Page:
close

Books

Books

Moonshine Nation : The Art of creating cornbread in a bottle (excerpt)

img_0420-mark-spivak-author-of-moonshine-nation-l

The following is an excerpt from the book: The Art of Creating Cornbread in a Bottle:

“Like many consumers, I believed that bourbon was the true American spirit. It’s a good story, and distillers in Kentucky are adept at telling it. Bourbon, however, is basically aged corn whiskey, and corn whiskey was made in this country from the earliest days of the colonial settlers: Scots-Irish immigrants who traveled to the New World and brought their distilling skills with them. After the Whiskey Rebellion of 1791–94, those folks went underground and concocted their product in thousands of improvised stills throughout the Appalachian South. Their whiskey—unregulated, untaxed, and illegal—was made by the light of the moon and became known as moonshine.

As I researched the Whiskey Rebellion, I realized it was the source of many of the social and cultural divisions we see in America today. The widespread mistrust of the government throughout the South, as well as the resentment of the moneyed classes on the part of hardworking, rural citizens, is directly traceable to the events of 1791–94. Moonshining in the Appalachian South became both a source of sustenance and a way of life. In addition to being the only way to survive, it also became a symbol of the individual’s resistance against forces beyond his or her control.

Moonshine today is legal in many states, and mason jars filled with corn whiskey populate the shelves of retail stores across the country. Even so, the attitudes of moonshiners haven’t changed much. Many of these men and women are descendants of generations of people who hid stills in remote spots in the backwoods and risked prison time to support their families. They are proud of their heritage and are committed to making sure that their ancestors’ way of life doesn’t disappear.

The first part of this book traces the history of moonshine from the Whiskey Rebellion through the tax wars of the nineteenth century, and onward to Prohibition toward the present day. ”

Excerpt From: Mark Spivak. “Moonshine Nation.”

 

 

Comment

read more
Books

Fermentation Equipment

51isircuswl-_sy344_bo1204203200_

A big part of distilling at home, is understanding what tools you need to for fermenting what will eventually be your final product. The following below is an excerpt from the author Rick Moriss’ The Joy of Home Distilling:

Before you can start to ferment, you first need to gather the equipment necessary to get you all the way through the process. There are many fine “starter kits” available through homebrew and winemaking supply stores that will include all of the basic pieces necessary to complete fermentation and prepare you for the next step. If you do not have a homebrew supply store near you, there are many such stores online that specialize in this type of equipment. Although we are focusing on fermenting for the ultimate production of spirits, and therefore there are pieces in some equipment kits that you will not require, we will discuss the equipment that is used in winemaking and brewing, as well, so you understand what these pieces of equipment are and what they are used for and you can decide which kit would be best for you.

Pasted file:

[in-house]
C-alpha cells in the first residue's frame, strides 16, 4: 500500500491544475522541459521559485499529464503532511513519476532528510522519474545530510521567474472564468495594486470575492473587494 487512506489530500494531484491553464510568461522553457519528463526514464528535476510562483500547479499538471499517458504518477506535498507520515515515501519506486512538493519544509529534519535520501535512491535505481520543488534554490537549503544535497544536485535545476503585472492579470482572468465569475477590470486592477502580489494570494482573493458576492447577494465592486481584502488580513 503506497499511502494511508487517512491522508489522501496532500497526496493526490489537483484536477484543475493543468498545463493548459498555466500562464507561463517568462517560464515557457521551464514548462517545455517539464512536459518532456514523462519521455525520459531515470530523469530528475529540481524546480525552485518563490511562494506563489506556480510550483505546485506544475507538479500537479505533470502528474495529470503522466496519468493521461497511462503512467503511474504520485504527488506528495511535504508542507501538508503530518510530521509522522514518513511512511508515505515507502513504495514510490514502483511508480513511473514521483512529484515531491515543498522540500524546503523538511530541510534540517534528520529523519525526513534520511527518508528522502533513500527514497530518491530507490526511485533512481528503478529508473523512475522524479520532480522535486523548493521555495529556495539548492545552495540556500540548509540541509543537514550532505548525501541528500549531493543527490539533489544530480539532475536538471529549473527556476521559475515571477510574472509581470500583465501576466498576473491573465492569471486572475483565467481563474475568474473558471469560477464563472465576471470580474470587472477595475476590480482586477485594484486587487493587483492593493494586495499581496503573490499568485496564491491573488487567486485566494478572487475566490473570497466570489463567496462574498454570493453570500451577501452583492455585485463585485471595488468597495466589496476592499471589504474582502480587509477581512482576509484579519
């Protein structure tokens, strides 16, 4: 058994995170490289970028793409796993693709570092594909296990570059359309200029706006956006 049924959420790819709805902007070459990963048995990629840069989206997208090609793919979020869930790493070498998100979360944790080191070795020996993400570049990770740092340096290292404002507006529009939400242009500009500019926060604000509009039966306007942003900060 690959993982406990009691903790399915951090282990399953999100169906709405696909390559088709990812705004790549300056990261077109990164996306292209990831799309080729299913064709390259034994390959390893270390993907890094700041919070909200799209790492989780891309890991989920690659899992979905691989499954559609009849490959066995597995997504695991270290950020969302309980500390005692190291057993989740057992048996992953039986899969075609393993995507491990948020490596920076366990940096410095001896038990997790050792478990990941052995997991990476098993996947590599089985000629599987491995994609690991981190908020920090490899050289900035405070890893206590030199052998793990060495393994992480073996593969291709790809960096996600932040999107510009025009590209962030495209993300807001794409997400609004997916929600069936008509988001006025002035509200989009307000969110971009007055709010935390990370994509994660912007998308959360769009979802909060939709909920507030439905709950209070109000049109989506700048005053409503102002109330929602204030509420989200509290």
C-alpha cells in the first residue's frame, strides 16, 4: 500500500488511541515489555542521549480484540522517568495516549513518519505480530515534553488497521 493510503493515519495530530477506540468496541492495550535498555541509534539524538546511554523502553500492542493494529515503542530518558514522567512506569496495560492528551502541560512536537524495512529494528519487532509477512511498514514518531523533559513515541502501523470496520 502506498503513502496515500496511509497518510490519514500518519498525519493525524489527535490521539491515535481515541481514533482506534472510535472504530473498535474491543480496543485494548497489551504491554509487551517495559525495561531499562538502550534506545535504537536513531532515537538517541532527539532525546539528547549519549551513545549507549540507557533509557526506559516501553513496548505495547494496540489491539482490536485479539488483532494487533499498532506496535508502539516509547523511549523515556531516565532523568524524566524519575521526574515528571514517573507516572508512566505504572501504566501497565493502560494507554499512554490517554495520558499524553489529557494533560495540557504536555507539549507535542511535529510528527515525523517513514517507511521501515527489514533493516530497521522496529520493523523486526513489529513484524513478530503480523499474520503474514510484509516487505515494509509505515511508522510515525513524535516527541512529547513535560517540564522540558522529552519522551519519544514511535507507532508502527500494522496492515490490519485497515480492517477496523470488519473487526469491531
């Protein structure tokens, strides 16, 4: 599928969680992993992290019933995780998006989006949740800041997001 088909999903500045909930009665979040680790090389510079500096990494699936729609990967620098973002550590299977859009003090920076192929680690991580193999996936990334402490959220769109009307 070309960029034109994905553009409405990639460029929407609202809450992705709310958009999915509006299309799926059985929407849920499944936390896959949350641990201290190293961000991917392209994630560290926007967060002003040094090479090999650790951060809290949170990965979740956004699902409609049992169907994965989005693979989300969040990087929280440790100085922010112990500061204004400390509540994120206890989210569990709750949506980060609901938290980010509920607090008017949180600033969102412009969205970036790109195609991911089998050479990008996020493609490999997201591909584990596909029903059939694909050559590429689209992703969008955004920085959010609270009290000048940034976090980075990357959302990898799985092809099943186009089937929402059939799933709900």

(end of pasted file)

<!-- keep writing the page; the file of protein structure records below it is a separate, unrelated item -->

Fermenter: This is a fancy word for a food-grade bucket. Because there are generally two steps in winemaking during fermentation, you may see this called a “primary” or “primary fermenter,” meaning that it is used in the first stage of the fermentation process. They may have a loose-fitting lid or a sealed lid with a hole to allow the gases formed during fermentation to escape. Either is fine, although I am partial to a sealed fermenter, as it helps avoid surrounding air, which contains oxygen and contaminants that can spoil your wash. You will hear people talk about using trash cans or a host of other containers as fermenters, but you want to ensure that you are using a food-grade container if you are making food-grade spirits. If your intention is to make only fuel-grade alcohol, then obviously it is not necessary to use a food-grade fermenter. A proper, food-grade fermenter is an inexpensive piece of equipment, usually under $20, so here is not a place to try to cut costs. You will generally want a primary fermenter that is at least 20 percent larger than your batch size to allow space for the foam that will build at the start of the fermentation process. For certain types of product, such as grains, molasses, or fruit, it may even be necessary to allow more space, as the layer of foam could grow to an inch or two. Using too small of a primary fermenter can lead to one heck of a mess!

For more you can check out the book:


 

Comment

read more